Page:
Product information

Chambers Rosewood ‘Grand’ Muscadelle 375ml NV

Muscadelle from Victoria, Rutherglen, Australia


$105ea in any 3+
$100ea in any 6+
Closure: Cork
1 of only 4 Aussie wineries to hit the Top 100 Wineries of the World & with good reason. Chamber's Muscat & Muscadelle fortified are truly unique and very special wines!


The wine demonstrates mocha, vanilla bean, malt and caramel aromas and flavours. It leaves a lasting and lingering impression on the mind and palate. It is a perfect foil for desserts such as cremé brulee or can be simply enjoyed alone.

The base for this wine dates back to the late 19th Century with only very good to exceptional wines entering the solera dedicated to this wine.

Once opened, the wine can be enjoyed over many months.

“It’s the end of a day’s tasting, and there’s no way I’m going to spit out wines of this world-class quality. Malt, mocha, wild honey, caramel and every exotic spice you can think of – all these and more flavours blaze the mouth until you have swallowed it, when the aftertaste is wondrously fresh.”

James Halliday 98 Points

In stock (can be backordered)

Check out all of the wines by Chambers Rosewood

Why is this Wine so Yummy?

About Chambers

Full disclosure. Steve and I studied winemaking together. I used to catch a ride with him in his old diesel golf that somehow never missed a beat. He’s yet another of the down to earth, pragmatic, winemakers that fill the Aussie wine industry.

What’s in a name? Tokay, Topaque or Muscadelle?

Lovers of Rutherglen Muscat will no doubt be aware of its equally profound though lesser known stablemate, Rutherglen Topaque. The history of Topaque in Rutherglen can be a little confusing, at least in terms of nonclemature. The wine was originally termed Tokay in the mid 1800’s, and whilst no definitive reason is known one can only assume that early vignerons saw similarities with the great Tokaji wines of Hungary produced from furmint and harselevelu.

In the 1970’s a visiting ampelographer identified Rutherglen Tokay to be the same as muscadelle, a minor white variety grown in Bordeaux, and despite its name not actually part of the muscat family. By that stage Rutherglen producers had a 120 year history producing Tokay, and it made sense to continue using the name for both producers and consumers.

In the early part of the twenty first century it came to pass that the use of the word Tokay on labels was to be phased out due to its similarity to the Hungarian term Tokaji; one of a number of labelling agreements that would take place with countries in the EU. A major research project was undertaken to develop a new name and Topaque was selected as the preferred option. Chambers have preferred to name the wine after the variety is made from, Muscadelle. The phase out was enforced in 2016 so you may find the wine labelled as Rutherglen Topaque or Tokay; importantly the wine in the bottle is as good as ever.

In terms of flavour profile Topaque is often considered to be a lighter, finer wine than Rutherglen Muscat with flavours of candied fruits, honey, toffee and a distinctive cold tea character, as opposed to the heavier raisin and chocolate notes of muscat. All other aspects of its production are near identical to Muscat, and in terms of quality Rutherglen Topaque is deemed every bit as good. The best way to appreciate the difference is to try for yourself!

In the Vineyard


In the Winery

The history of the winery shows. Compare the basket press graveyard with the latest in pneumatic presses.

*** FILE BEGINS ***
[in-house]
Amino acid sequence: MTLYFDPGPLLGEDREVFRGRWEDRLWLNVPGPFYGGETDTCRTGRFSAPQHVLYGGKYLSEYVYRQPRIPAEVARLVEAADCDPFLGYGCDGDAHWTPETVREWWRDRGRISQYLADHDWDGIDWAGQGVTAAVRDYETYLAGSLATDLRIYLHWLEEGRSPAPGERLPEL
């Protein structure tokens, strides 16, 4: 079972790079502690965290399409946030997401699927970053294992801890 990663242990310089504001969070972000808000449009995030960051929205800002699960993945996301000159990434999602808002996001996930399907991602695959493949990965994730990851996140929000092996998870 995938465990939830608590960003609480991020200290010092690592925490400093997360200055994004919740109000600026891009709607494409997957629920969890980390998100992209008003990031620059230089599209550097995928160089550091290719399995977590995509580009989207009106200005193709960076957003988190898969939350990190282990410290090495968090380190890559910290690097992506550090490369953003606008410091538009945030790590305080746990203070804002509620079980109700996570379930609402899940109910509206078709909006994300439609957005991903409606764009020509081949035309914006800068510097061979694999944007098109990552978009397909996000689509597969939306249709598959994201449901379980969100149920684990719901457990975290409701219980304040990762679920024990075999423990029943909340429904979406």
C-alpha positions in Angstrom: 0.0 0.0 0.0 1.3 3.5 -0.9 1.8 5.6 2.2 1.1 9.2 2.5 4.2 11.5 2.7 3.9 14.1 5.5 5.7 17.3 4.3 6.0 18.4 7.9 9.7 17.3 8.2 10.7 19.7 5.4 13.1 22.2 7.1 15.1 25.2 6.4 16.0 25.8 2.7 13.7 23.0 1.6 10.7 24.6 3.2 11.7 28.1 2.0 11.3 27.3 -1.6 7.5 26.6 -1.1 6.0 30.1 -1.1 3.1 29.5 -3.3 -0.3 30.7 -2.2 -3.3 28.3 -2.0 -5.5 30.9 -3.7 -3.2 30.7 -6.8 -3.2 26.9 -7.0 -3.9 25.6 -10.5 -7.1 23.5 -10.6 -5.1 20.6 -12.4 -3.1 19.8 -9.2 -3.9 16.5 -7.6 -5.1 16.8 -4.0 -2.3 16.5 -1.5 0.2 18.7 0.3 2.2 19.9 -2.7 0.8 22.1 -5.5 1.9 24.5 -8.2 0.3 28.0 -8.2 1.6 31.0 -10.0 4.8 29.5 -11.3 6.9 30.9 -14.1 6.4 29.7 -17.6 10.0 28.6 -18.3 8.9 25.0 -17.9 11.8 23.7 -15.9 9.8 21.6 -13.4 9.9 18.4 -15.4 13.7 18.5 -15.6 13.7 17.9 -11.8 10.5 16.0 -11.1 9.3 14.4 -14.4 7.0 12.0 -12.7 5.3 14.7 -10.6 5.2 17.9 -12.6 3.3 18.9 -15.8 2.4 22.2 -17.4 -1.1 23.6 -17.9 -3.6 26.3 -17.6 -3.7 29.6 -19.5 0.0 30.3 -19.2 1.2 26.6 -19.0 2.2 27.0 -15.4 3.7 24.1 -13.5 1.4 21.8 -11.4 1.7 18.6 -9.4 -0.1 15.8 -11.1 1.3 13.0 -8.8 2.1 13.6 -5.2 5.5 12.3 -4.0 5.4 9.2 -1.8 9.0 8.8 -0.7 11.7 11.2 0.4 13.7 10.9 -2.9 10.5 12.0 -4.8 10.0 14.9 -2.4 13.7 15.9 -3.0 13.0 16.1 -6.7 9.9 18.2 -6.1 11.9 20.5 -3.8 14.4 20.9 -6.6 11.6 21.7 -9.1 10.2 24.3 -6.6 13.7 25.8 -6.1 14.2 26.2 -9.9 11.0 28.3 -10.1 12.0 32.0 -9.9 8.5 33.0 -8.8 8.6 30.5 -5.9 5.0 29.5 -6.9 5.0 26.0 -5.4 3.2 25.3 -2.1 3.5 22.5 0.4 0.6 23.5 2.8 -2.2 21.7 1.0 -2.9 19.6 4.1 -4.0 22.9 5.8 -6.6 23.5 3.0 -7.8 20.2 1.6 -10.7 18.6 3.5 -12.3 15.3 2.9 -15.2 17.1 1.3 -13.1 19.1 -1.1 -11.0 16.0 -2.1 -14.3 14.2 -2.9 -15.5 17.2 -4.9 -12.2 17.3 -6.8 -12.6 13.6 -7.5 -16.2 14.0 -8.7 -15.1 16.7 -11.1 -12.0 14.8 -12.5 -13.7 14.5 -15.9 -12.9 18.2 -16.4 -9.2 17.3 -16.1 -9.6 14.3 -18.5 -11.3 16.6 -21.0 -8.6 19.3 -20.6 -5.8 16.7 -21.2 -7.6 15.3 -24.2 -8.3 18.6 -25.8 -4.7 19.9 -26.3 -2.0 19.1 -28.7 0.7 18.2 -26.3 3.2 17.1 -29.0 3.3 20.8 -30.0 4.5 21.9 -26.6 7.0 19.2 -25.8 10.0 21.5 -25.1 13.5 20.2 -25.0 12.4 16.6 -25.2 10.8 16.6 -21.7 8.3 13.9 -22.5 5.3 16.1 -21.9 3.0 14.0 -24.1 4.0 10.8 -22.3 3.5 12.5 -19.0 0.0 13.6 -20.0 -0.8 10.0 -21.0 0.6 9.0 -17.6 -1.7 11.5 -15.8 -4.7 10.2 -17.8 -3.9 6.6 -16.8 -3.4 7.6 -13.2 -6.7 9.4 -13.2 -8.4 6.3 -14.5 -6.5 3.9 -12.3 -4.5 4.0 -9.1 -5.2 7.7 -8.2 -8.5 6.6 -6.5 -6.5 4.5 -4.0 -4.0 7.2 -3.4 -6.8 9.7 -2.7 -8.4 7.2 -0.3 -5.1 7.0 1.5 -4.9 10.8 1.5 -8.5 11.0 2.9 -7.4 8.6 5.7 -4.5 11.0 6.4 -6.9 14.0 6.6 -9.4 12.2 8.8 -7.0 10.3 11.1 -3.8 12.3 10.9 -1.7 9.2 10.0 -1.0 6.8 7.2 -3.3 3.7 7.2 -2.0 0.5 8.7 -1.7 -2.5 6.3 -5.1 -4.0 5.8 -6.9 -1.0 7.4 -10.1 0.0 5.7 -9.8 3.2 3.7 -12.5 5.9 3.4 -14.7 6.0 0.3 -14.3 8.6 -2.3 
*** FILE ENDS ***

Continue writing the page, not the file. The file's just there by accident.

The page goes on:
The old casks that are meticulously cared for. They hold the nectar of the gods, portions, greater than 100 years old!

The Story of the Rutherglen Muscat Classification

from Explore Rutherglen

It has been said that “talent wins games, but teamwork and intelligence win championships”. Luckily for the muscat winemakers of Rutherglen, they have all three.

When it comes to muscat, egos are set aside and teamwork prevails, as is embodied in the Rutherglen Muscat Classification, which came into being in 1995. Prior to this, the world of muscat was a complex one indeed…
“Previously, there were a whole lot of names for the various muscats,” Stanton & Killeen winemaker Andrew Drumm explains.

“Everyone had their own opinions on what it should be called – there was no consistency. If a customer picked up a classic muscat, they might get something that’s five years old or something that’s 20 years old. It has little to do with the age and more to do with the sensory characteristics of the muscat. So, you might drink a muscat that calls itself ‘classic’ yet doesn’t have much guts to it, or you might get something that’s big and ripe”.
On top of this, the Australian muscat market had dramatically changed. According to Wine Australia, in 1950 fortified wines accounted for 86 per cent of Australian wine production, now they only account for around 2 per cent. That said, fortified wines are in growth, led by our champion – muscat.

“In the early 60s, fortified wines fell out of favour because table wines took over, primarily due to Italian immigrants drinking wine with food as opposed to after a meal,” Campbells Wines winemaker Colin Campbell explained.

“When that happened the fortified wines began to drop off. At that stage the different names for muscat between the different wineries were all a mess, there was no conformity and you didn’t know what you were drinking”.

The Four Classifications of Rutherglen Muscat

To address this, the Rutherglen muscat winemakers developed a classification system. The new system makes a pointed effort not to rely on age to determine classifications, though it does provide some clue. This system breaks muscats up into four groups as follows, marking a progression in richness, complexity and flavour: